UK Edtech Startup Wambiz Wants To Solve Problem Of Student Drop Out

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Turn on, tune in, drop out. Well, minus the dropping out. That’s — give or take a bit of poetic license — the premise of UK edtech startup Wambiz, which offers colleges and other education providers tools for online communication that are more akin to the apps students already use. The aim being to increase engagement and, ultimately, reduce student churn.

Why is this such a big problem for education providers? Because, in places like the UK, funding invariably follows the student. If a student ends up dropping out, the money drops off a cliff, too.

“Student engagement is a real issue today – colleges will have an intake each year and there will be a sizeable drop out rate across each college,” explains Andrew West, co-founder of Wambiz. “That means that students don’t take the next step in learning and that funding is lost to the college, impacting cash flow, planning and capacity. Educational institutions tell us this totals over £100m across the UK. Let alone the cost to the student.”

To solve this problem, Wambiz has developed what it calls a VEN — or Virtual Engagement Network — an online tool that education providers can use to handle their day-to-day student communication, over more traditional means, such as email and text messaging. By using a more modern approach to online communication, which takes its inspiration from popular “social media” consumer apps, such as WhatsApp or Twitter, the startup is banking on students to stay engaged and stick around for the long haul.

“In the education sector, those in charge and those being taught use different communication channels outside of the classroom to deliver and share content; teachers rely on text/email, but students use tools like Snapchat/WhatsApp. So the two don’t meet,” says West.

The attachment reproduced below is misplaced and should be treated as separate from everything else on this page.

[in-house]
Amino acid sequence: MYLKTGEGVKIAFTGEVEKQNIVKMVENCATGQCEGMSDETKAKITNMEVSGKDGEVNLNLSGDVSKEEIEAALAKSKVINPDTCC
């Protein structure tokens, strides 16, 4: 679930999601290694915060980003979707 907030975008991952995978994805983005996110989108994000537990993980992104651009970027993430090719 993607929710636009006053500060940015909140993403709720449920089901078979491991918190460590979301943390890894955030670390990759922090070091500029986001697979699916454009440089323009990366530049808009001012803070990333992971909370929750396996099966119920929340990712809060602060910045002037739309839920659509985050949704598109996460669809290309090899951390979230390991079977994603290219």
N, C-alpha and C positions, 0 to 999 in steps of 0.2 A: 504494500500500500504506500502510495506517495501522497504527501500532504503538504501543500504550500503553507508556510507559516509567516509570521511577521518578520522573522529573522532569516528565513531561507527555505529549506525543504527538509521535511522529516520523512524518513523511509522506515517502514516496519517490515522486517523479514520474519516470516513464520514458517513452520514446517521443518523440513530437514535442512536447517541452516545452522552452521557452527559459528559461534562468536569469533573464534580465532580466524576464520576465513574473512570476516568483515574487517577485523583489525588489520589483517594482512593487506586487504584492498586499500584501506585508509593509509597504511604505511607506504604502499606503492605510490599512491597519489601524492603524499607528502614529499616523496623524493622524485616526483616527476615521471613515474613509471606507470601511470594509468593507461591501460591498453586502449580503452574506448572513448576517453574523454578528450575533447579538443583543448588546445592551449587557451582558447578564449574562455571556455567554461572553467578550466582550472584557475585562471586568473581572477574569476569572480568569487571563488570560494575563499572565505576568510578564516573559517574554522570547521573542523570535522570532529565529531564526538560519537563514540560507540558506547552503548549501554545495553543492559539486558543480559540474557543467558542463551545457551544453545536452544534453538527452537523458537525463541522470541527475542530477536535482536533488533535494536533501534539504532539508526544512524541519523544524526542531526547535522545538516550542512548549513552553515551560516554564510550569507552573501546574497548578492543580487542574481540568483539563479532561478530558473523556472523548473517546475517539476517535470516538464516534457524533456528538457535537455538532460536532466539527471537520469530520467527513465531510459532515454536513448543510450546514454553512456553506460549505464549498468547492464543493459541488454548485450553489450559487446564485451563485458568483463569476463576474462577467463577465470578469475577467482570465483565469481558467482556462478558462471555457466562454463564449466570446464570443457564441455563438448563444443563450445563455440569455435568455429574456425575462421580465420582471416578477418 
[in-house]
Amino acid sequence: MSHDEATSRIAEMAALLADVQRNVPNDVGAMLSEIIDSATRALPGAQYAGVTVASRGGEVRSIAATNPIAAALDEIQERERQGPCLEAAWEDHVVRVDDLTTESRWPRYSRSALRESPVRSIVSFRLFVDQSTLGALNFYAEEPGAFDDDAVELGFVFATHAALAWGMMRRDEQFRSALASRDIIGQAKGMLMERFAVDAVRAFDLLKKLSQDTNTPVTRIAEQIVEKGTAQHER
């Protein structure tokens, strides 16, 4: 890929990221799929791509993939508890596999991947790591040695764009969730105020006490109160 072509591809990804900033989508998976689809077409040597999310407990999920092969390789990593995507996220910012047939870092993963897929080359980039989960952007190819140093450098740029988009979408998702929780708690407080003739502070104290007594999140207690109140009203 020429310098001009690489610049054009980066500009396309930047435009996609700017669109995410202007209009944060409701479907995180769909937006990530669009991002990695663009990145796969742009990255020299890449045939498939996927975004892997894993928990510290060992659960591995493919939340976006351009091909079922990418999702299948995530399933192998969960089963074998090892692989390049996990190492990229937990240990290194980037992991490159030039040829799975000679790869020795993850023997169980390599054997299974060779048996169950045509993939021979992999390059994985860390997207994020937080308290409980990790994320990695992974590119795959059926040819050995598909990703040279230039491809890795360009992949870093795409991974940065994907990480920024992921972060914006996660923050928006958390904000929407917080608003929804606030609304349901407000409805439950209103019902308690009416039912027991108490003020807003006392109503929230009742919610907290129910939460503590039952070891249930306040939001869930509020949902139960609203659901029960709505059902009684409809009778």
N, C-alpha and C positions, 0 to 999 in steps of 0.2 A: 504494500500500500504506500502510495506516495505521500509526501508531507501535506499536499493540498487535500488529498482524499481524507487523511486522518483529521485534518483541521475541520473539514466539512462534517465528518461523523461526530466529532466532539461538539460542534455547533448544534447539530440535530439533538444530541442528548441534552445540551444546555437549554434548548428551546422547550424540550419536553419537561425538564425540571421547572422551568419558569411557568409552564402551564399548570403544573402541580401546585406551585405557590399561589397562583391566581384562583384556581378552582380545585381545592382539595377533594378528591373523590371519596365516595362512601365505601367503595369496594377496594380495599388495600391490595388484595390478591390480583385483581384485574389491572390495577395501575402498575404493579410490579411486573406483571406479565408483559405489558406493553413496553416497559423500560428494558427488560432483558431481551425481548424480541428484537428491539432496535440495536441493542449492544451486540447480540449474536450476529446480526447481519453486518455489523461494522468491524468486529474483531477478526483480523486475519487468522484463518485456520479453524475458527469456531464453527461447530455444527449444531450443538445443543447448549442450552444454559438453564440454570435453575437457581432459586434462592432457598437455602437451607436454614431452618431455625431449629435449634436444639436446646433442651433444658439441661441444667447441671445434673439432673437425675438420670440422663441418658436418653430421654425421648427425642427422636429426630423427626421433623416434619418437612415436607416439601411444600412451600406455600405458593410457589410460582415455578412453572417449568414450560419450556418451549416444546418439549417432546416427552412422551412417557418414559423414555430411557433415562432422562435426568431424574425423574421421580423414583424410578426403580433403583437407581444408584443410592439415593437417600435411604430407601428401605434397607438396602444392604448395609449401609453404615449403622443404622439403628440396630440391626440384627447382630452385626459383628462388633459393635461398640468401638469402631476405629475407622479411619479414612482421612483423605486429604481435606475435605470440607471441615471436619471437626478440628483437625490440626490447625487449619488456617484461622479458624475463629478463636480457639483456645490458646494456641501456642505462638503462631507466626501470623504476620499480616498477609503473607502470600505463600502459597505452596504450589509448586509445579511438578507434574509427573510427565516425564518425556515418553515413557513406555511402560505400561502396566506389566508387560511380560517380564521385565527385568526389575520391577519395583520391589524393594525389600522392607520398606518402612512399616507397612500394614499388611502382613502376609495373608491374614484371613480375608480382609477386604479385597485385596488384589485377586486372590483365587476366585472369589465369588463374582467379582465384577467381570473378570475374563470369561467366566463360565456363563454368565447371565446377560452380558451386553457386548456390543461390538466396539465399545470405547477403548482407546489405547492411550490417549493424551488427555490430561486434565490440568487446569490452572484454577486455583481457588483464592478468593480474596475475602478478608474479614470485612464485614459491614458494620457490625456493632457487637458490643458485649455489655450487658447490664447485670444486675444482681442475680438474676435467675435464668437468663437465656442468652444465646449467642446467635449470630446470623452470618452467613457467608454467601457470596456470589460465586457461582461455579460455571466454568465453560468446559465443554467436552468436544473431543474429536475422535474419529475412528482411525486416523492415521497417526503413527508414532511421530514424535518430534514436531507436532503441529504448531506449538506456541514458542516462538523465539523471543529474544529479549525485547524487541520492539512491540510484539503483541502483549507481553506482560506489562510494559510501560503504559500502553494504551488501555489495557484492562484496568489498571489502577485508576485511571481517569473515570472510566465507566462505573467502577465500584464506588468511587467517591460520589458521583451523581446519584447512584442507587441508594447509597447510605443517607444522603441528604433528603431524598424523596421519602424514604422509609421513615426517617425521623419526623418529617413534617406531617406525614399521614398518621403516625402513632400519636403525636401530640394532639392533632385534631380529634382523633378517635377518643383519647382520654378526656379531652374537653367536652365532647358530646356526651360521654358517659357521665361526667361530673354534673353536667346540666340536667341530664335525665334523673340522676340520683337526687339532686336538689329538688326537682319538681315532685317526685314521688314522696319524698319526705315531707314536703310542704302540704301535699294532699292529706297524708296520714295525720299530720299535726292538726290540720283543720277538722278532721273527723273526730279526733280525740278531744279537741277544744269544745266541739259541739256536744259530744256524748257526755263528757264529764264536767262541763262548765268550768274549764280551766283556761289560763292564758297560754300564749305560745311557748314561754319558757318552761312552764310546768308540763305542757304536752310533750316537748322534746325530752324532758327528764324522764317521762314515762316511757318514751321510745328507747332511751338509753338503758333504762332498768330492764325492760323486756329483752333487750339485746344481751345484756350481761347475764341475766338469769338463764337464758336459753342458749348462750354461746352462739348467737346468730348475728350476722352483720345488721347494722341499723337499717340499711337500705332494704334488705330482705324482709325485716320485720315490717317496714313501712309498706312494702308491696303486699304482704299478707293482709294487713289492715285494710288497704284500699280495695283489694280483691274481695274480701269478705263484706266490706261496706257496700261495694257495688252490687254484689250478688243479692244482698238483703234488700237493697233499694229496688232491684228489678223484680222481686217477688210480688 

But, of course, consumer apps used for college communication aren’t fit-for-purpose, either. Namely, because they are insecure and can’t be controlled by the education provider.

“Traditional social networks are not the answer. They blur the lines between social and school life creating real integrity issues — no parent wants to see their child ‘like’ a bikini shot of a teacher on holiday — with no audit trail or safeguarding.”

Instead, says West, Wambiz offers a controlled, secure environment that has the “same look and feel as traditional social media which still engages the students but also protects teacher’s professional integrity.”

In May, the startup’s product was successfully piloted with South Staffordshire College in the UK, who, after seeing a 90% uptake, plan to roll out the service to all 25,000 students this September. Meanwhile, an additional six further education colleges have signed up.

That means it’s still relatively early days, but investors seem to like what they see. Wambiz has disclosed £600,000 in new funding from the Allan Murdoch Group, a group of UK angel investors, bringing total funding to £1 million.

On Wambiz’s revenue model for its Wamedu offering, West had this to say: “Our app is free for students, teachers and institutions and always will be. Our revenue is generated via college and student engagement.”

Engagement, in the revenue sense, presumably means special offers, discounts and other types of engagement marketing.